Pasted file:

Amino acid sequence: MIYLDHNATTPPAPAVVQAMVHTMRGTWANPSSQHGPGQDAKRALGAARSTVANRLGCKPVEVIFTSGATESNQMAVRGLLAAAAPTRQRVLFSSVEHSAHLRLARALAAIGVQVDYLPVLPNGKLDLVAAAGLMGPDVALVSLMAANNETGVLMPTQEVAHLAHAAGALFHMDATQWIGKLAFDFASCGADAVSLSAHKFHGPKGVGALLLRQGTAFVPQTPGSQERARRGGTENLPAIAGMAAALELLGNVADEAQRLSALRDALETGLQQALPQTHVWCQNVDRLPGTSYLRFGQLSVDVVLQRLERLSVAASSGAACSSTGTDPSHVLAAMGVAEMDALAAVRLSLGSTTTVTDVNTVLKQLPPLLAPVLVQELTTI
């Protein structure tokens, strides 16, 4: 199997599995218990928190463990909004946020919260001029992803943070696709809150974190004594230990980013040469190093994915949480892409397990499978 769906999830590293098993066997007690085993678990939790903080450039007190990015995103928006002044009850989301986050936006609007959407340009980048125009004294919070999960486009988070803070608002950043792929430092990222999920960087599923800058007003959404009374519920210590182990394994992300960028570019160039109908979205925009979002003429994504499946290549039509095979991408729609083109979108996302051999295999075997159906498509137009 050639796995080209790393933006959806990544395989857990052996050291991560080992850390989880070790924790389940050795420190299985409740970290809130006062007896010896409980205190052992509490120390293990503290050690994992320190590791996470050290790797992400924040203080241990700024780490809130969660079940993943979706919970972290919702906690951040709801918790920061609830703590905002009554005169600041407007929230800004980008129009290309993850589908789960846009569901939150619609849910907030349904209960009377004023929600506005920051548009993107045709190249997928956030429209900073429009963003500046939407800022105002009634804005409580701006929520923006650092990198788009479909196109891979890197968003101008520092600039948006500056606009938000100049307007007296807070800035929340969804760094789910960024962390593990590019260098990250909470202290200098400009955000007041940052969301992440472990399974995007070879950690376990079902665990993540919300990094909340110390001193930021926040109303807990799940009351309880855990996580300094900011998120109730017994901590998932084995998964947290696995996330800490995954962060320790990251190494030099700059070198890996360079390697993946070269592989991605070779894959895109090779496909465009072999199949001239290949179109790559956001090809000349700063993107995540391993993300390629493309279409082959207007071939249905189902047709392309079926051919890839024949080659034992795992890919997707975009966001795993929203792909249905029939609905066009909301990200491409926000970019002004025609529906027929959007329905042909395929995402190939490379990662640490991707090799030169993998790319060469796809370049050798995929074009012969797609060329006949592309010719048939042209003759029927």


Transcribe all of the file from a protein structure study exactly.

Amino acid sequence: MIYLDHNATTPPAPAVVQAMVHTMRGTWANPSSQHGPGQDAKRALGAARSTVANRLGCKPVEVIFTSGATESNQMAVRGLLAAAAPTRQRVLFSSVEHSAHLRLARALAAIGVQVDYLPVLPNGKLDLVAAAGLMGPDVALVSLMAANNETGVLMPTQEVAHLAHAAGALFHMDATQWIGKLAFDFASCGADAVSLSAHKFHGPKGVGALLLRQGTAFVPQTPGSQERARRGGTENLPAIAGMAAALELLGNVADEAQRLSALRDALETGLQQALPQTHVWCQNVDRLPGTSYLRFGQLSVDVVLQRLERLSVAASSGAACSSTGTDPSHVLAAMGVAEMDALAAVRLSLGSTTTVTDVNTVLKQLPPLLAPVLVQELTTI
């Protein structure tokens, strides 16, 4: 199997599995218990928190463990909004946020919260001029992803943070696709809150974190004594230990980013040469190093994915949480892409397990499978 769906999830590293098993066997007690085993678990939790903080450039007190990015995103928006002044009850989301986050936006609007959407340009980048125009004294919070999960486009988070803070608002950043792929430092990222999920960087599923800058007003959404009374519920210590182990394994992300960028570019160039109908979205925009979002003429994504499946290549039509095979991408729609083109979108996302051999295999075997159906498509137009 050639796995080209790393933006959806990544395989857990052996050291991560080992850390989880070790924790389940050795420190299985409740970290809130006062007896010896409980205190052992509490120390293990503290050690994992320190590791996470050290790797992400924040203080241990700024780490809130969660079940993943979706919970972290919702906690951040709801918790920061609830703590905002009554005169600041407007929230800004980008129009290309993850589908789960846009569901939150619609849910907030349904209960009377004023929600506005920051548009993107045709190249997928956030429209900073429009963003500046939407800022105002009634804005409580701006929520923006650092990198788009479909196109891979890197968003101008520092600039948006500056606009938000100049307007007296807070800035929340969804760094789910960024962390593990590019260098990250909470202290200098400009955000007041940052969301992440472990399974995007070879950690376990079902665990993540919300990094909340110390001193930021926040109303807990799940009351309880855990996580300094900011998120109730017994901590998932084995998964947290696995996330800490995954962060320790990251190494030099700059070198890996360079390697993946070269592989991605070779894959895109090779496909465009072999199949001239290949179109790559956001090809000349700063993107995540391993993300390629493309279409082959207007071939249905189902047709392309079926051919890839024949080659034992795992890919997707975009966001795993929203792909249905029939609905066009909301990200491409926000970019002004025609529906027929959007329905042909395929995402190939490379990662640490991707090799030169993998790319060469796809370049050798995929074009012969797609060329006949592309010719048939042209003759029927």